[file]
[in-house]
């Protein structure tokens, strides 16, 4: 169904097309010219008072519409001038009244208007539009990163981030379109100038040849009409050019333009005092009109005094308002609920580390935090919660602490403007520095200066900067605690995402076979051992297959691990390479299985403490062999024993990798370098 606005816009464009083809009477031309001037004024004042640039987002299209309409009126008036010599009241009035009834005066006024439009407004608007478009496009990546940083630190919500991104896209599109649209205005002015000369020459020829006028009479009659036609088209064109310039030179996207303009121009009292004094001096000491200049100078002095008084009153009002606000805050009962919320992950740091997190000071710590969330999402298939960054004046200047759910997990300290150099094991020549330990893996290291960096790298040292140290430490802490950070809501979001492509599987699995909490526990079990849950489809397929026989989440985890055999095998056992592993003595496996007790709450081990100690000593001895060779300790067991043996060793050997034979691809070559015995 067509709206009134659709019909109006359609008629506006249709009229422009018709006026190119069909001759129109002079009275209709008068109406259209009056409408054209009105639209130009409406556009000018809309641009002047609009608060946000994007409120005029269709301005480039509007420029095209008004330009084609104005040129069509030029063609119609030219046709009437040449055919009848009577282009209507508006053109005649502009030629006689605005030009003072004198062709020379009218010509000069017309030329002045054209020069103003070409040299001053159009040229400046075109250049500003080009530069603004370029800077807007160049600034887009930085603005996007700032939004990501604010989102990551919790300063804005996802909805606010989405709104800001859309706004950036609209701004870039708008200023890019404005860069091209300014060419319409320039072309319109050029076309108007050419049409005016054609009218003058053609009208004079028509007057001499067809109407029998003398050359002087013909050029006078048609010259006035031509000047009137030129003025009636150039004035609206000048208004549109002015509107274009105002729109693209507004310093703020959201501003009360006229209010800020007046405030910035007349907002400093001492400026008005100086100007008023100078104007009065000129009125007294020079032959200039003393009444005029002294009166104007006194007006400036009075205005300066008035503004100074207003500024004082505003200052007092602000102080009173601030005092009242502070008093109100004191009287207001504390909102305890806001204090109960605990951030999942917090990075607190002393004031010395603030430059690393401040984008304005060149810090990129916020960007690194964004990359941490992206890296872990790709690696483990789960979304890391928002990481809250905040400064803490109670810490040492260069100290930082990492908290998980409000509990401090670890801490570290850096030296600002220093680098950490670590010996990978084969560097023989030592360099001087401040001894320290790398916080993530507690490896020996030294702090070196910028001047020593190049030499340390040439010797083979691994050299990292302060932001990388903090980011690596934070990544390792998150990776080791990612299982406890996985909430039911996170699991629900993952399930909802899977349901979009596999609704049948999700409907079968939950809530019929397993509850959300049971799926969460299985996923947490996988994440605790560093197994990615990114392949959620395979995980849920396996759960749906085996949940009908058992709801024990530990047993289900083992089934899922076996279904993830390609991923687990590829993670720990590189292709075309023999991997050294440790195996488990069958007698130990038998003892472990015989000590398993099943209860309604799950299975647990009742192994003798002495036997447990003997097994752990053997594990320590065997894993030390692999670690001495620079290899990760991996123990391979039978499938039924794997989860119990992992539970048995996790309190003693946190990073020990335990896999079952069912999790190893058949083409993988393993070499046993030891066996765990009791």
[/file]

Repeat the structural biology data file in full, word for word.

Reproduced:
[in-house]
């Protein structure tokens, strides 16, 4: 169904097309010219008072519409001038009244208007539009990163981030379109100038040849009409050019333009005092009109005094308002609920580390935090919660602490403007520095200066900067605690995402076979051992297959691990390479299985403490062999024993990798370098 606005816009464009083809009477031309001037004024004042640039987002299209309409009126008036010599009241009035009834005066006024439009407004608007478009496009990546940083630190919500991104896209599109649209205005002015000369020459020829006028009479009659036609088209064109310039030179996207303009121009009292004094001096000491200049100078002095008084009153009002606000805050009962919320992950740091997190000071710590969330999402298939960054004046200047759910997990300290150099094991020549330990893996290291960096790298040292140290430490802490950070809501979001492509599987699995909490526990079990849950489809397929026989989440985890055999095998056992592993003595496996007790709450081990100690000593001895060779300790067991043996060793050997034979691809070559015995 067509709206009134659709019909109006359609008629506006249709009229422009018709006026190119069909001759129109002079009275209709008068109406259209009056409408054209009105639209130009409406556009000018809309641009002047609009608060946000994007409120005029269709301005480039509007420029095209008004330009084609104005040129069509030029063609119609030219046709009437040449055919009848009577282009209507508006053109005649502009030629006689605005030009003072004198062709020379009218010509000069017309030329002045054209020069103003070409040299001053159009040229400046075109250049500003080009530069603004370029800077807007160049600034887009930085603005996007700032939004990501604010989102990551919790300063804005996802909805606010989405709104800001859309706004950036609209701004870039708008200023890019404005860069091209300014060419319409320039072309319109050029076309108007050419049409005016054609009218003058053609009208004079028509007057001499067809109407029998003398050359002087013909050029006078048609010259006035031509000047009137030129003025009636150039004035609206000048208004549109002015509107274009105002729109693209507004310093703020959201501003009360006229209010800020007046405030910035007349907002400093001492400026008005100086100007008023100078104007009065000129009125007294020079032959200039003393009444005029002294009166104007006194007006400036009075205005300066008035503004100074207003500024004082505003200052007092602000102080009173601030005092009242502070008093109100004191009287207001504390909102305890806001204090109960605990951030999942917090990075607190002393004031010395603030430059690393401040984008304005060149810090990129916020960007690194964004990359941490992206890296872990790709690696483990789960979304890391928002990481809250905040400064803490109670810490040492260069100290930082990492908290998980409000509990401090670890801490570290850096030296600002220093680098950490670590010996990978084969560097023989030592360099001087401040001894320290790398916080993530507690490896020996030294702090070196910028001047020593190049030499340390040439010797083979691994050299990292302060932001990388903090980011690596934070990544390792998150990776080791990612299982406890996985909430039911996170699991629900993952399930909802899977349901979009596999609704049948999700409907079968939950809530019929397993509850959300049971799926969460299985996923947490996988994440605790560093197994990615990114392949959620395979995980849920396996759960749906085996949940009908058992709801024990530990047993289900083992089934899922076996279904993830390609991923687990590829993670720990590189292709075309023999991997050294440790195996488990069958007698130990038998003892472990015989000590398993099943209860309604799950299975647990009742192994003798002495036997447990003997097994752990053997594990320590065997894993030390692999670690001495620079290899990760991996123990391979039978499938039924794997989860119990992992539970048995996790309190003693946190990073020990335990896999079952069912999790190893058949083409993988393993070499046993030891066996765990009791």